1st case is where the 9th general (the commanding general) can be the traitor. He will tell send attack messages to attacking generals and `retreat message to retreating generals which will cause only half of the army to attack. The other case can be that the messenger is a traitor and he may forge false waits to influence the decisions of the agreement. 


Byzantine Fault Tolerance

To solve this, we need an algorithm that needs to make sure that out of 3m total generals, at most m can be traitors. To simplify the purpose of this algorithm, it means the algorithm can reach consensus as long as 2/3 of the generals are honest. If the traitors are more than 1/3, the consensus is not reached, the armies do not coordinate their attack and the enemy wins. Let ‘v’ be the value sent by the commander to the general.


  • Commander sends v to all Lieutenants
  • L1 sends v to L2 | L3 sends x to L2
  • L2 ← majority(v,v,x) == v
    The final decision is the majority vote from L1, L2, L3 and as a result consensus has been achieved


Let’s examine the case of the commander being a traitor:


  • Commander sends x, y, z to L1, L2, L3 respectively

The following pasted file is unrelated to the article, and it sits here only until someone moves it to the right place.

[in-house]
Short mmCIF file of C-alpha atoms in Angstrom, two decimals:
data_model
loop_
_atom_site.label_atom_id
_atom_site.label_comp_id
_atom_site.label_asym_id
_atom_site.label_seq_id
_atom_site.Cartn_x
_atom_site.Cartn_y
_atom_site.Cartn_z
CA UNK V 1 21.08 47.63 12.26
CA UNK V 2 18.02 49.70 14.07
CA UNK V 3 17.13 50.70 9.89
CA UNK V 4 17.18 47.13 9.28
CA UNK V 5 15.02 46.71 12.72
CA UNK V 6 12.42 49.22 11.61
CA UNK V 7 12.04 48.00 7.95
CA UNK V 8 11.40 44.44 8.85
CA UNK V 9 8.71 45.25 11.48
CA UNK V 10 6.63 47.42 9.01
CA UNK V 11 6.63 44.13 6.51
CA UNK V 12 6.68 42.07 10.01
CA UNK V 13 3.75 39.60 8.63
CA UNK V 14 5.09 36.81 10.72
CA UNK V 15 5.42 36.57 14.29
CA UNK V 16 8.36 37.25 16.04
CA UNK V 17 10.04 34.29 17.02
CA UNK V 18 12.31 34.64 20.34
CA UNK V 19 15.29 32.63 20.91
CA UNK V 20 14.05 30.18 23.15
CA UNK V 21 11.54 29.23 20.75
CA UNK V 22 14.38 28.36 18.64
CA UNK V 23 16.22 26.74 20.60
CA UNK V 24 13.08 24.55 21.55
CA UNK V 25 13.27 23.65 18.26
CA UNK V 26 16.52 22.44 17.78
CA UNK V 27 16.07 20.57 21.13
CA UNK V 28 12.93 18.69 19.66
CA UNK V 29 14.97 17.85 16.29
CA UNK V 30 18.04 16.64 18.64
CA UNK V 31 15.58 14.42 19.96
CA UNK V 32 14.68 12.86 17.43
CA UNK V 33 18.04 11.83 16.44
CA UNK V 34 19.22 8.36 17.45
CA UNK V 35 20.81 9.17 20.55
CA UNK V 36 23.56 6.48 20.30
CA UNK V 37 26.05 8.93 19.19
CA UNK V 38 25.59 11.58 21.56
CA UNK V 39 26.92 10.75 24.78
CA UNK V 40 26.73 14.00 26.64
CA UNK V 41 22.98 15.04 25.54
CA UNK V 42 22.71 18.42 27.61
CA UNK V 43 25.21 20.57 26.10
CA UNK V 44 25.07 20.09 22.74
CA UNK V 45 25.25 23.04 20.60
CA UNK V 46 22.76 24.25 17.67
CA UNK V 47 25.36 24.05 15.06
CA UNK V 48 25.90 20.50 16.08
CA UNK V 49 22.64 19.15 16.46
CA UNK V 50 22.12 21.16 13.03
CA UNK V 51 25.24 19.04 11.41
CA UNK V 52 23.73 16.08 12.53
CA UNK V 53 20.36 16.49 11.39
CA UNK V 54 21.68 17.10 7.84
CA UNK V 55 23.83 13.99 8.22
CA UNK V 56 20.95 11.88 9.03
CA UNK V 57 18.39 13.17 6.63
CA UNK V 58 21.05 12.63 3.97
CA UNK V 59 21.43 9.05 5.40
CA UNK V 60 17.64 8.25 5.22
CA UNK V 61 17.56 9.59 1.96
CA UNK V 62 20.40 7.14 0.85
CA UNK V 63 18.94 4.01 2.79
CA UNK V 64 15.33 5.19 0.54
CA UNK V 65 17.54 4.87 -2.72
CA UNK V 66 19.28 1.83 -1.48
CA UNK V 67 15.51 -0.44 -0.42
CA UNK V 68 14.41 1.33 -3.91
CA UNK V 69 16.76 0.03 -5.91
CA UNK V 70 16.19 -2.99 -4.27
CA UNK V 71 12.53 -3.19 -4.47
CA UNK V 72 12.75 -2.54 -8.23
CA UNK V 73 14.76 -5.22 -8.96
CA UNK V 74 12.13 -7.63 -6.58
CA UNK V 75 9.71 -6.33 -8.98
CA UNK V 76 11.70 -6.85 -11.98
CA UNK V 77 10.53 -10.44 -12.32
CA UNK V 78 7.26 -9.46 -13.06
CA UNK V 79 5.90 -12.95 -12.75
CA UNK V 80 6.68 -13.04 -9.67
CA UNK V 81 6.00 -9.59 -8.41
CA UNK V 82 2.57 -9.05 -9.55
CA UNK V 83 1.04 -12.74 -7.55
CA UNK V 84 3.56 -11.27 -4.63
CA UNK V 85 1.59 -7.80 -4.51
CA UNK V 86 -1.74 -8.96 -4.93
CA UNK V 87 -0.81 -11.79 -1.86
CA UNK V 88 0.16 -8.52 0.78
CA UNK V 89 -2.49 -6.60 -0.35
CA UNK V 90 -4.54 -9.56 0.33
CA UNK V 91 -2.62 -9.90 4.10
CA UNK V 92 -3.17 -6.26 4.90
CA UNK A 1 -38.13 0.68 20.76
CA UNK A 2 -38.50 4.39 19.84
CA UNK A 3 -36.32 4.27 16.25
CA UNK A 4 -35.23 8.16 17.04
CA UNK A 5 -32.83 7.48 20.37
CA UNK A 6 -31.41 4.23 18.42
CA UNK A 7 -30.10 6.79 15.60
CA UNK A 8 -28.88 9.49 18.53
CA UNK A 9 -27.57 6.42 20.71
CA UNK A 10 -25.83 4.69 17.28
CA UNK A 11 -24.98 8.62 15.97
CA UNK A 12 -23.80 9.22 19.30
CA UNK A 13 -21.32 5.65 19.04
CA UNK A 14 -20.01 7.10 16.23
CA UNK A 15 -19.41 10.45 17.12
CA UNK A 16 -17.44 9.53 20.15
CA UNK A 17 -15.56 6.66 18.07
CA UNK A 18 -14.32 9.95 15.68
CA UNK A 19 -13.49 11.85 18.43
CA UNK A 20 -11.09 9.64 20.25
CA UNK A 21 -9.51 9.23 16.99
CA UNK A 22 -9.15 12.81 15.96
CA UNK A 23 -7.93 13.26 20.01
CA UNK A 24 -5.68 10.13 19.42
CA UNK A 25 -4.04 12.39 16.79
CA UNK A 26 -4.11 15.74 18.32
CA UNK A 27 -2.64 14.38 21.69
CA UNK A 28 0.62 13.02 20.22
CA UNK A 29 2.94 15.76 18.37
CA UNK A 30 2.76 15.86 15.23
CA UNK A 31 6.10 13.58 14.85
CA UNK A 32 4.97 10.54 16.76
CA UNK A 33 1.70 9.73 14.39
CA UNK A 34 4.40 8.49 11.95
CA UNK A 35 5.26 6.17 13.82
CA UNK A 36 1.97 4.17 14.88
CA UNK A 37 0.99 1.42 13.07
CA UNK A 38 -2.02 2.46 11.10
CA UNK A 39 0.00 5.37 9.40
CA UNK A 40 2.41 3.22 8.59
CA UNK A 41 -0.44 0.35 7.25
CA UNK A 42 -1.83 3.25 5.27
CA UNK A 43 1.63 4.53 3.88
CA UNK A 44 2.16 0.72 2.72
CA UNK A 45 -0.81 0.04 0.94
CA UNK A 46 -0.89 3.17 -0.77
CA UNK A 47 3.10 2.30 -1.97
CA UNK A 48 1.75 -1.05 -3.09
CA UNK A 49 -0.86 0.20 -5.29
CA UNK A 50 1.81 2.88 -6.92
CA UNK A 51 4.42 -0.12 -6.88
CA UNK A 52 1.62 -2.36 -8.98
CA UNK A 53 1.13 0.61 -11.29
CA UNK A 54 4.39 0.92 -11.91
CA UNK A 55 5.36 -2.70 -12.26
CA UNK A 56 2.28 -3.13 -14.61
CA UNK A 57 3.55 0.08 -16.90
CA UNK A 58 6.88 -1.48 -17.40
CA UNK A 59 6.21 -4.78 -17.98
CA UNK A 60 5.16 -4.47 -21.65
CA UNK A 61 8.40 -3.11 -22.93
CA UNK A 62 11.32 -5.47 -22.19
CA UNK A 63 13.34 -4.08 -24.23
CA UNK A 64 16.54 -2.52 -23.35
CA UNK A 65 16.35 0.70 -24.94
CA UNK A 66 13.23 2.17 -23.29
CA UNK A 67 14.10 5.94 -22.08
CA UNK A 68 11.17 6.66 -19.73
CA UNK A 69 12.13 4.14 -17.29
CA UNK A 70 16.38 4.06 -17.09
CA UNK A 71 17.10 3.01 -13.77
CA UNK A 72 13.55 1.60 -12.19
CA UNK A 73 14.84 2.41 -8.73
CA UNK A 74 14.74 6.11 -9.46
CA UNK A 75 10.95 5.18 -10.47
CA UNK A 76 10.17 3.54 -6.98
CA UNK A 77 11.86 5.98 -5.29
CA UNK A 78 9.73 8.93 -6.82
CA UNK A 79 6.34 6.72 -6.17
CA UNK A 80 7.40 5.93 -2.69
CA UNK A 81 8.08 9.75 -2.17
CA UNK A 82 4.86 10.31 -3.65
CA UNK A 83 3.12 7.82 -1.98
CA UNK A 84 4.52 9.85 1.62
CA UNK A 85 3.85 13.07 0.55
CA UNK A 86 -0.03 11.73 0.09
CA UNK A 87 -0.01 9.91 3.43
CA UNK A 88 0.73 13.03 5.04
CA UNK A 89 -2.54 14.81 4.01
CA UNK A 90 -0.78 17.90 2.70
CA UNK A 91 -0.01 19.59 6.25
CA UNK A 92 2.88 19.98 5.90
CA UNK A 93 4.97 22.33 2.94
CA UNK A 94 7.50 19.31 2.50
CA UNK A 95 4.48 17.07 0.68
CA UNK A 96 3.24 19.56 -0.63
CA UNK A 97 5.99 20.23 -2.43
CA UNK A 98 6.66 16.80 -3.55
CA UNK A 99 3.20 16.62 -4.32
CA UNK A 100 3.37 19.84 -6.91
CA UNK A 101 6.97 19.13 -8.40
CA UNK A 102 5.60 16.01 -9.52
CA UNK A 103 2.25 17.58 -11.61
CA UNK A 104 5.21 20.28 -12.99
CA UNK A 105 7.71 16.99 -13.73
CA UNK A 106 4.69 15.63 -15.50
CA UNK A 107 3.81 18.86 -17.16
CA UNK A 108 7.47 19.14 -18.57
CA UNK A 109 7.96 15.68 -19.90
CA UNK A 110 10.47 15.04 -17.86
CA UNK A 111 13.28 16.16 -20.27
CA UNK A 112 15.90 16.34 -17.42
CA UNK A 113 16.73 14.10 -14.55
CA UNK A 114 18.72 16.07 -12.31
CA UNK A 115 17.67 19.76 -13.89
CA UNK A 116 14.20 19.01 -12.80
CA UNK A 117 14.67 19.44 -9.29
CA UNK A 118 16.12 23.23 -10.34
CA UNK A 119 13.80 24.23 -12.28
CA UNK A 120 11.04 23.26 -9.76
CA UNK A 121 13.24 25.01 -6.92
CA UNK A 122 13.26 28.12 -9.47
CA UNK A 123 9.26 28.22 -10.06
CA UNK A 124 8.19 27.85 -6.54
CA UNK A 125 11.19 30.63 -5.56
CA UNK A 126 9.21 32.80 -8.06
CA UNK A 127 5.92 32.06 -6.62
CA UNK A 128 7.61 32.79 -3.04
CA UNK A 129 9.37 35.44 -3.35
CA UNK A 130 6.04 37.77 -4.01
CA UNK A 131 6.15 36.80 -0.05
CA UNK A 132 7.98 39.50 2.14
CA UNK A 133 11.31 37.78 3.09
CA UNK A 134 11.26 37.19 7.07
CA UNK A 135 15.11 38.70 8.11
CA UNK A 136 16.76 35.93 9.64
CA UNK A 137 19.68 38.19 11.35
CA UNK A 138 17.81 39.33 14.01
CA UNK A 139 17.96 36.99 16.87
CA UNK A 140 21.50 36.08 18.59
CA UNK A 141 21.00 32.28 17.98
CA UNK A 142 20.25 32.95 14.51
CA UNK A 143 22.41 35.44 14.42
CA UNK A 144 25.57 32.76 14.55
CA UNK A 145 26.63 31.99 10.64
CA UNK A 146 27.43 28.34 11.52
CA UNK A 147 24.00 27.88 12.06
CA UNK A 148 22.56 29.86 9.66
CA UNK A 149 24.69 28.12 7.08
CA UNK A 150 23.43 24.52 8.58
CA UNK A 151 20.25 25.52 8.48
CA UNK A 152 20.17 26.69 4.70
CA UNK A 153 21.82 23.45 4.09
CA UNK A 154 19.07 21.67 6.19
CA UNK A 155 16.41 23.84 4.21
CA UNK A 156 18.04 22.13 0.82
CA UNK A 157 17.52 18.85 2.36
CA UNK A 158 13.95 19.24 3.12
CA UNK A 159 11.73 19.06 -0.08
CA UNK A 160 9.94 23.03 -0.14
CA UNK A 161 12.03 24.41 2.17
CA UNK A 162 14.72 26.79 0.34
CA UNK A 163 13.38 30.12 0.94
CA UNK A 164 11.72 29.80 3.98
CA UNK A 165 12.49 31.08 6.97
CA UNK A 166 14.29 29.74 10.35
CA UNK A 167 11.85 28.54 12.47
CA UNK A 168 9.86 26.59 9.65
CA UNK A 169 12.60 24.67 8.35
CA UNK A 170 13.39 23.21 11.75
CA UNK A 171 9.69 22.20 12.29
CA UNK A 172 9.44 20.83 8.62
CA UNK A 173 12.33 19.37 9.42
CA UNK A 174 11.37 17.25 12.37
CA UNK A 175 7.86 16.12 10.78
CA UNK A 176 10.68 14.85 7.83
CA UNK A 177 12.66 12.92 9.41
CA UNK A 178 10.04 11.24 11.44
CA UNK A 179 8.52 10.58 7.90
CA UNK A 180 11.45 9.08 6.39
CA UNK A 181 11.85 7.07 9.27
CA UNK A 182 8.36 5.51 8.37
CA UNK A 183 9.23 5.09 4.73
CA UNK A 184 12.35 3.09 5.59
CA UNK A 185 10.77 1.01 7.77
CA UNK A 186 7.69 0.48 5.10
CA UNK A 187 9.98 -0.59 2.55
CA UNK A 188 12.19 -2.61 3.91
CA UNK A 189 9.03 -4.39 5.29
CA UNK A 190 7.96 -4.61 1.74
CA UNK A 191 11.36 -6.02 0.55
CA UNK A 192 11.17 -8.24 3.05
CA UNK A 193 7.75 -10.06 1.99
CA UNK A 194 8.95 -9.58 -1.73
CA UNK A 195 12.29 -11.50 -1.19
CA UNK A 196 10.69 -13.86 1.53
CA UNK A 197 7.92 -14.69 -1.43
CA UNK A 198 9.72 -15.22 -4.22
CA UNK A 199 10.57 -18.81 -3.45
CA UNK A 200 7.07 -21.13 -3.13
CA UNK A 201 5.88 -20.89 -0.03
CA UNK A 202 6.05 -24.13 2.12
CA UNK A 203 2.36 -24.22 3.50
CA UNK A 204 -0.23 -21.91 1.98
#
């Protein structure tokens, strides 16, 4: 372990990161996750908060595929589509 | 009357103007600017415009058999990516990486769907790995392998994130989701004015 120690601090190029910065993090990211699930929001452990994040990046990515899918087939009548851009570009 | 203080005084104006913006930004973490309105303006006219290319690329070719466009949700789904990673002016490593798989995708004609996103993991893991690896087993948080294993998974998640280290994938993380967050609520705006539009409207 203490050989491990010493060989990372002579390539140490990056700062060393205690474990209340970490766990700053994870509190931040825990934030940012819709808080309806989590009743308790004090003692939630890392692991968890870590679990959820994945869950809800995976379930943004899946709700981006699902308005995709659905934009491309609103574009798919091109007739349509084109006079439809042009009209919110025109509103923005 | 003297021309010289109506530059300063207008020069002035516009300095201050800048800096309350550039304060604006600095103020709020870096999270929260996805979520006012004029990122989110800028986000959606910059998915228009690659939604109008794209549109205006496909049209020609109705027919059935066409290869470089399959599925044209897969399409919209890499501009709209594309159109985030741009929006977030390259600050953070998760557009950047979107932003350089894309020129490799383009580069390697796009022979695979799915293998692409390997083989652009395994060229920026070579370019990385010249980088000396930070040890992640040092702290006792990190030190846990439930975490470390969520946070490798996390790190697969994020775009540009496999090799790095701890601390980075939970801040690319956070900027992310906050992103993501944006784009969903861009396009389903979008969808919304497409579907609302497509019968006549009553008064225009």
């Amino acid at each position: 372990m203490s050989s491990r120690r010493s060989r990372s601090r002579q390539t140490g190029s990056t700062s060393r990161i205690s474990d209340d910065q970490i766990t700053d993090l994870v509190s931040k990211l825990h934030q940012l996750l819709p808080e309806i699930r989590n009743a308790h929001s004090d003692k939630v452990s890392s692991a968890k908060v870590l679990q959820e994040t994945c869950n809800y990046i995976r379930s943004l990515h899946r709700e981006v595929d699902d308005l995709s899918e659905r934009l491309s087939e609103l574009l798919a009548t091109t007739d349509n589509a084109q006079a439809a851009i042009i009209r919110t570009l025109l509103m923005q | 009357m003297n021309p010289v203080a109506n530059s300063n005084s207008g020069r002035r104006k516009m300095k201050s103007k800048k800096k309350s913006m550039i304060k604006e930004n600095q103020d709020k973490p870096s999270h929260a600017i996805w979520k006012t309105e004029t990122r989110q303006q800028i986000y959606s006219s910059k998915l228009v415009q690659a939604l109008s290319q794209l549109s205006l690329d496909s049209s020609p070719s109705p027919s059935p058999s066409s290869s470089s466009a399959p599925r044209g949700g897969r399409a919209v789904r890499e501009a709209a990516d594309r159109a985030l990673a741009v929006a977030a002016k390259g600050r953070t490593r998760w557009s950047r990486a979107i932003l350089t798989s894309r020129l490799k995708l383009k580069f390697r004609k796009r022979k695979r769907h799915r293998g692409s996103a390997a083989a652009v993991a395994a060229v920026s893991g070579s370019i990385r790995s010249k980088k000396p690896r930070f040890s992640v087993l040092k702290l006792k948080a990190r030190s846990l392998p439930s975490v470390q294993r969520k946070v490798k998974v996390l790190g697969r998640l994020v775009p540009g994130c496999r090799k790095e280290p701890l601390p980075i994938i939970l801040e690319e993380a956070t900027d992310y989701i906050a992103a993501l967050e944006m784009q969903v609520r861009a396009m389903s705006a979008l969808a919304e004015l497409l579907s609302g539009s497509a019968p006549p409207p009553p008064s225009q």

• L1 sends x to L2, L3 | L2 sends y to L1, L3 | L3 sends z to L1, L2
  • L1 ← majority(x,y,z) | L2 ← majority(x,y,z) | L3 ← majority(x,y,z)

They all have the same value and thus consensus is reached. We need to check here that even if x, y, z are all different values, the value of majority(x, y, z) is the same for all 3 Lieutenants.


Hence, any system or algorithm which solves or prevents Byzantine General’s problem is a part of Byzantine Fault Tolerance. Consider the system where the nodes/computer systems are the generals and the messengers are our digital communication systems. Imagine a system where the general (computer system) encrypts the message using asymmetrical cryptography or digitally signs the decision (making it unforgeable) and the decision is transmitted to all the generals simultaneously.  This way, the general can’t send different messages, the generals receiving can verify the message by seeing what other generals have received preventing both general and the messenger to act like a traitor. This characteristic of a system that prevents the Byzantine General’s problem is called Byzantine Fault Tolerance. The method of asymmetrical cryptography, digital signatures, broadcasting the data to all the nodes, and agreeing to the state which the majority agrees defines what BFTs in a blockchain.

Consider the generals as different nodes of a blockchain. All the participants of the cryptocurrency network need to agree or give consensus regularly about the current state of the blockchain. Blockchains use different consensus mechanisms to bring the nodes to the agreement. If more than half of the nodes act maliciously, then the system has to face the 51% attack. Even in the case of Bitcoin’s consensus mechanism, i.e. Proof of Work, if 51% of the users act fraudulently, they will succeed in executing a fraudulent transaction on the Bitcoin’s blockchain.

You can read the original research paper here: